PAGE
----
How to reduce your risk for another heart attack

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After a heart attack, as many as 1 in 4 survivors will have another one. Lifestyle changes and working closely with your doctor to manage your health can help minimize the risk of a repeat event. 

“A heart attack is a life-changing event,” said Nieca Goldberg, MD, American Heart Association volunteer and medical director of NYU Women’s Heart Program.

“What many people don’t realize is the hidden risks that led to your first heart attack can be managed and, by doing this, you may reduce your risk of having another one.”

Because up to 80% of heart attacks are preventable, it’s important to follow your doctor’s recommendations for reducing your risk. Talk to your doctor about a secondary prevention plan, and consider other steps like these from the American Heart Association’s secondary prevention program, nationally sponsored by Bayer: 

Take your medications as prescribed

Certain medicines can lower your risk of another cardiac event. That’s why it’s important to understand your medications and take them correctly. Taking aspirin as recommended by a doctor is one way to help prevent another attack. However, no one should start, stop or modify an aspirin regimen without speaking with their doctor.

Manage your risk factors

After a heart attack, it’s important to manage risk factors such as high blood pressure, high cholesterol and diabetes by taking medications as prescribed, quitting smoking, eating healthier and getting active. 

Attend follow-up appointments

Attending your follow-up appoint­ments helps your doctors keep track of your condition and recovery. You can make the most of your time with your doctor by preparing a list of questions and concerns along with a list of all medications, vitamins and supplements. Bringing a trusted friend or family member may help as well.

Participate in a cardiac
rehabilitation program

Cardiac rehabilitation is a medically supervised program designed to help you recover after a heart attack. You should have received a referral to cardiac rehab when you were discharged from the hospital; if you didn’t, ask your doctor if this program is right for you.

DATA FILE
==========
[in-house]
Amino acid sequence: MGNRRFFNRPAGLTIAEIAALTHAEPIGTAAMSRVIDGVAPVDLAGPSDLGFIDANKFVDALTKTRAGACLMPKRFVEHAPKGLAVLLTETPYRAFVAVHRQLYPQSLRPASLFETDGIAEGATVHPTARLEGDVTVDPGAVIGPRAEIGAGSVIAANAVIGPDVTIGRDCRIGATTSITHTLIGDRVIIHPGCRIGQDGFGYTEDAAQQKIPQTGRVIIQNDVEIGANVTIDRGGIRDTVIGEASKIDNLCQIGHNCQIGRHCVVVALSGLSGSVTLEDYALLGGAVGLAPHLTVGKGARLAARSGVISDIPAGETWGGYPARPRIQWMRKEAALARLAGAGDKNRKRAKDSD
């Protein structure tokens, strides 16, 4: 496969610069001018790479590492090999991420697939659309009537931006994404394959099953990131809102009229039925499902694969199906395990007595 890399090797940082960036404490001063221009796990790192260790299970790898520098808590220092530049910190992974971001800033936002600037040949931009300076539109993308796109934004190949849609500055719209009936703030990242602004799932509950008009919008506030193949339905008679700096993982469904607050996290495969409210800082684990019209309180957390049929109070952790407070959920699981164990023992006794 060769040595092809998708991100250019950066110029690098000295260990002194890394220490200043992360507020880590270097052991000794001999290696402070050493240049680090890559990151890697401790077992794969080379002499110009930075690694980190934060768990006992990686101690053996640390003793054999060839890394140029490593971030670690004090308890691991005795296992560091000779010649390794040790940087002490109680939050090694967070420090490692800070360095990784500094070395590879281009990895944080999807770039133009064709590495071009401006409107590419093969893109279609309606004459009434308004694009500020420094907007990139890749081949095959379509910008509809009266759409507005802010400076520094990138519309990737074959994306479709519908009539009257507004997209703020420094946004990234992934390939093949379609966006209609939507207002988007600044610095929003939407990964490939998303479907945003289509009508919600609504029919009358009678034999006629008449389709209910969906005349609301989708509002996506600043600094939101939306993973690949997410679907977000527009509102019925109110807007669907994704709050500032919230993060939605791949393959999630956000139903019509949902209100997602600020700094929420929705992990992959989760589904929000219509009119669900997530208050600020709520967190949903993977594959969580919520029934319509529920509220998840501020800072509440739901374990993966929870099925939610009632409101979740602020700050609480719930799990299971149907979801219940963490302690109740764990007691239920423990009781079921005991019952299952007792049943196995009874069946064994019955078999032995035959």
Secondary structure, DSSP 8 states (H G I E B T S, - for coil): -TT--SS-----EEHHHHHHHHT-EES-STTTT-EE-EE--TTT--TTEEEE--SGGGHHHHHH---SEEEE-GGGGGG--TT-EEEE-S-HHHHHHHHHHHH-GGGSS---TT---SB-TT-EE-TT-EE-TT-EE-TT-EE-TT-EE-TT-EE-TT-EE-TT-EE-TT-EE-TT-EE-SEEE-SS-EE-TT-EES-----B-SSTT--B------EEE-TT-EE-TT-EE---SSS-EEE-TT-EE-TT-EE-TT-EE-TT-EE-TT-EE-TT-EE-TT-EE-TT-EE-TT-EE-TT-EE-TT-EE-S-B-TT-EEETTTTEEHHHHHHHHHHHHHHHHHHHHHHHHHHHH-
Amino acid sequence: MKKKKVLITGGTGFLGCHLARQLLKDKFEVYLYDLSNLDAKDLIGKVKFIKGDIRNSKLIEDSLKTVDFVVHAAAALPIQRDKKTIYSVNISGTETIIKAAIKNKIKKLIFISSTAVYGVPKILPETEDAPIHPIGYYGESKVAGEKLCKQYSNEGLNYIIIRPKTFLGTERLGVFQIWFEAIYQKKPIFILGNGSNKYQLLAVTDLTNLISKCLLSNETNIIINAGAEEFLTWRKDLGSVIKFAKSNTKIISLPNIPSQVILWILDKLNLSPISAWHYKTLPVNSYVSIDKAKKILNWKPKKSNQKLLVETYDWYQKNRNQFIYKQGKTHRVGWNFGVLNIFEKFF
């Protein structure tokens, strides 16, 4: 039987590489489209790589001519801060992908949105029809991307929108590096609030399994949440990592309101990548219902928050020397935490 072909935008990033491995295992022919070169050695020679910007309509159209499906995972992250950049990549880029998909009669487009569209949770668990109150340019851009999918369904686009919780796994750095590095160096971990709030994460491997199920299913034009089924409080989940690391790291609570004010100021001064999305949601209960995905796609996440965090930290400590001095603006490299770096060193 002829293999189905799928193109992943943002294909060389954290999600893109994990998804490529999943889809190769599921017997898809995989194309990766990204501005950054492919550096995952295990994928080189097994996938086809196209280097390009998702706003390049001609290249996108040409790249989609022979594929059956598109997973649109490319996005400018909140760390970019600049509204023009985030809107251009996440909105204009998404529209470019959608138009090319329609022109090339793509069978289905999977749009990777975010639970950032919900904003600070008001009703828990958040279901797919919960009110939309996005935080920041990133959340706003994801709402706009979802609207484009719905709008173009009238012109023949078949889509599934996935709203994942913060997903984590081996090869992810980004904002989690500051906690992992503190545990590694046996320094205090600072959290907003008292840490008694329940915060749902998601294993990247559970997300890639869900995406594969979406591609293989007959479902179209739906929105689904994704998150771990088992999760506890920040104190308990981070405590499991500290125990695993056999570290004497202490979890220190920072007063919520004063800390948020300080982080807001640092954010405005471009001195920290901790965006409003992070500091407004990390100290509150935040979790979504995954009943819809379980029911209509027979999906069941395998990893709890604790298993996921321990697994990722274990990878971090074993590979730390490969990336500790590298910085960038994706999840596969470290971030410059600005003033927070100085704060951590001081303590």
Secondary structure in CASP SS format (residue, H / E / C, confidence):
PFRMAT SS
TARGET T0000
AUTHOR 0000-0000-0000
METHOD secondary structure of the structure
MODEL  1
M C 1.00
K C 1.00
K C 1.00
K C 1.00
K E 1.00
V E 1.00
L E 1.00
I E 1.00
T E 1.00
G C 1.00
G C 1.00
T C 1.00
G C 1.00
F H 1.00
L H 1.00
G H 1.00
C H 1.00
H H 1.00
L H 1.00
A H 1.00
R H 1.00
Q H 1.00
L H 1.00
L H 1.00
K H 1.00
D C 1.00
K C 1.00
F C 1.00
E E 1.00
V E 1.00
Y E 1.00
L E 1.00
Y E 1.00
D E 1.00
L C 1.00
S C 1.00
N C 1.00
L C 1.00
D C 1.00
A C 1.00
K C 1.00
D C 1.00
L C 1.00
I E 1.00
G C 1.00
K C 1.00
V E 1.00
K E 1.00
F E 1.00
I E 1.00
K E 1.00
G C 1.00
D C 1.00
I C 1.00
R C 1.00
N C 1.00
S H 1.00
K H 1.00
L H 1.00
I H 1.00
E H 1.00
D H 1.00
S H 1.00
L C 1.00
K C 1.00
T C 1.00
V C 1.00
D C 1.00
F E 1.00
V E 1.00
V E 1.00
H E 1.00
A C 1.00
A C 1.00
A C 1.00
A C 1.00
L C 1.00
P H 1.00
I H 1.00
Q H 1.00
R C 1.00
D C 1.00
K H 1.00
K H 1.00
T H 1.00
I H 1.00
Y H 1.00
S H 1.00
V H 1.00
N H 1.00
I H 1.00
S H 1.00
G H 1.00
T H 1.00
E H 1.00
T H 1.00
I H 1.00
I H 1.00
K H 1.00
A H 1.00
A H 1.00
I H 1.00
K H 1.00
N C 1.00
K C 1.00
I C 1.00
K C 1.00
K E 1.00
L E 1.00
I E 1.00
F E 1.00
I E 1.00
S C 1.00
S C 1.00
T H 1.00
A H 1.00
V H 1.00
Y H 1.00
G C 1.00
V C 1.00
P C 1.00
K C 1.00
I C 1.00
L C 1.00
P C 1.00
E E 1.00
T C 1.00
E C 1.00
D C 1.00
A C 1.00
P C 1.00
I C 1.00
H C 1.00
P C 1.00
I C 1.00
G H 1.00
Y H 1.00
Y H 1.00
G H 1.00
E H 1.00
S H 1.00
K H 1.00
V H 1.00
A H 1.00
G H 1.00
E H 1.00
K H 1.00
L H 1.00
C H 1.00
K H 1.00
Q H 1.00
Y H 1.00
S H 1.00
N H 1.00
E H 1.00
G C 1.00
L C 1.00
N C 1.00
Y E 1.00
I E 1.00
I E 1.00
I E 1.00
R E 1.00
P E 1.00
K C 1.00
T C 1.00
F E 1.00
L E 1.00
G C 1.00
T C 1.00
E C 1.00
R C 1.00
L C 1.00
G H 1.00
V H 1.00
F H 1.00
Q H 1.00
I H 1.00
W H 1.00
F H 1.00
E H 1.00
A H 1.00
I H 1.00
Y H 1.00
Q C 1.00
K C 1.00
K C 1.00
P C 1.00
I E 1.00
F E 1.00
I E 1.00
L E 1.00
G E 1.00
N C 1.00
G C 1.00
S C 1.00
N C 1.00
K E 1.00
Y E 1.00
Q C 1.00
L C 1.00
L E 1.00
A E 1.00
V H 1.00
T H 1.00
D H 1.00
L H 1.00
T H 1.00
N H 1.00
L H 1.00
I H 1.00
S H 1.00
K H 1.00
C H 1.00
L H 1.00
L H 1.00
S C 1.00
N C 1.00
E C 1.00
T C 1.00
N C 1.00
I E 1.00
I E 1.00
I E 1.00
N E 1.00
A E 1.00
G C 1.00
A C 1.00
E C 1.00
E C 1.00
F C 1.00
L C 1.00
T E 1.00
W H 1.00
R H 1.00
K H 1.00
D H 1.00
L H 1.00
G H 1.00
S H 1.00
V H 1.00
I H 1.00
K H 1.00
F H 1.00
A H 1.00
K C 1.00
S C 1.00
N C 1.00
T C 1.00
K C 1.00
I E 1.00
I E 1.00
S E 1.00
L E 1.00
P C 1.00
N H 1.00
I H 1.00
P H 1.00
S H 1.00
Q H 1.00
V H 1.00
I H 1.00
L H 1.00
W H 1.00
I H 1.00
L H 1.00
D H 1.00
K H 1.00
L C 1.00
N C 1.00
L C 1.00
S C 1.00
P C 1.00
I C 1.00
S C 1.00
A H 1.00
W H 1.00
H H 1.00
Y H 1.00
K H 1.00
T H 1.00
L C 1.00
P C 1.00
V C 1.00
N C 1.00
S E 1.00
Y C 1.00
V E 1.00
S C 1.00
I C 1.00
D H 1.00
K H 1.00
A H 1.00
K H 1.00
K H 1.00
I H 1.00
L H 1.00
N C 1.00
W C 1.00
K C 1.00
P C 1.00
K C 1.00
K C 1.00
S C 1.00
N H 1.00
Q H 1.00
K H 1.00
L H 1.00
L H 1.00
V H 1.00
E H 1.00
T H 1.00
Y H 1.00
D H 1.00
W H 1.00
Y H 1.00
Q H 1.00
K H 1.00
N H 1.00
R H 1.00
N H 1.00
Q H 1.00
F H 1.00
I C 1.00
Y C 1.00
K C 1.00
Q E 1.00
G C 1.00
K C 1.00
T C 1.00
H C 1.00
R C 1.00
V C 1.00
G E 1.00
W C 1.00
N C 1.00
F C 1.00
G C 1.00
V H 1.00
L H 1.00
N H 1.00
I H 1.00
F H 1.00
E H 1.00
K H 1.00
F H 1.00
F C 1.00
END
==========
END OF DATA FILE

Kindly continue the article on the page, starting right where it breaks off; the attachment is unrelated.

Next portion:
Get support

It’s normal to feel scared, overwhelmed or confused after a heart attack. Connect with other heart attack survivors and caregivers through local support groups or the American Heart Association’s free online Support Network. Learn more about ways you can thrive after a heart attack at heart.org/oneisenough. 

Take charge of your heart health

Heart disease is the No. 1 cause of death in the United States, but your lifestyle can be your best defense.

Stop smoking. If you smoke, quit.

Choose good nutrition

A healthy diet is one of the best weapons for fighting cardiovascular disease. Research shows eating 4-5 servings of fruits and vegetables each day may lower blood pressure over time.

Lower cholesterol

Fat lodged in your arteries can trigger a heart attack or stroke. Reduce your intake of saturated fat, trans fat and cholesterol, and get moving. If diet and physical activity alone don’t get those numbers down, then medication may be the key.

Lower blood pressure

Shake that salt habit, take your medications as recommended by your doctor and get moving. An optimal blood pressure reading is less than 120/80 mmHg.

Reduce stress

Some studies have noted a relationship between coronary heart disease risk and stress. This may affect the risk factors for heart disease and stroke. For example, people under stress may overeat, start smoking or smoke more than they otherwise would. 

Content courtesy of the American Heart Association’s secondary prevention initiative. (Family Features)  

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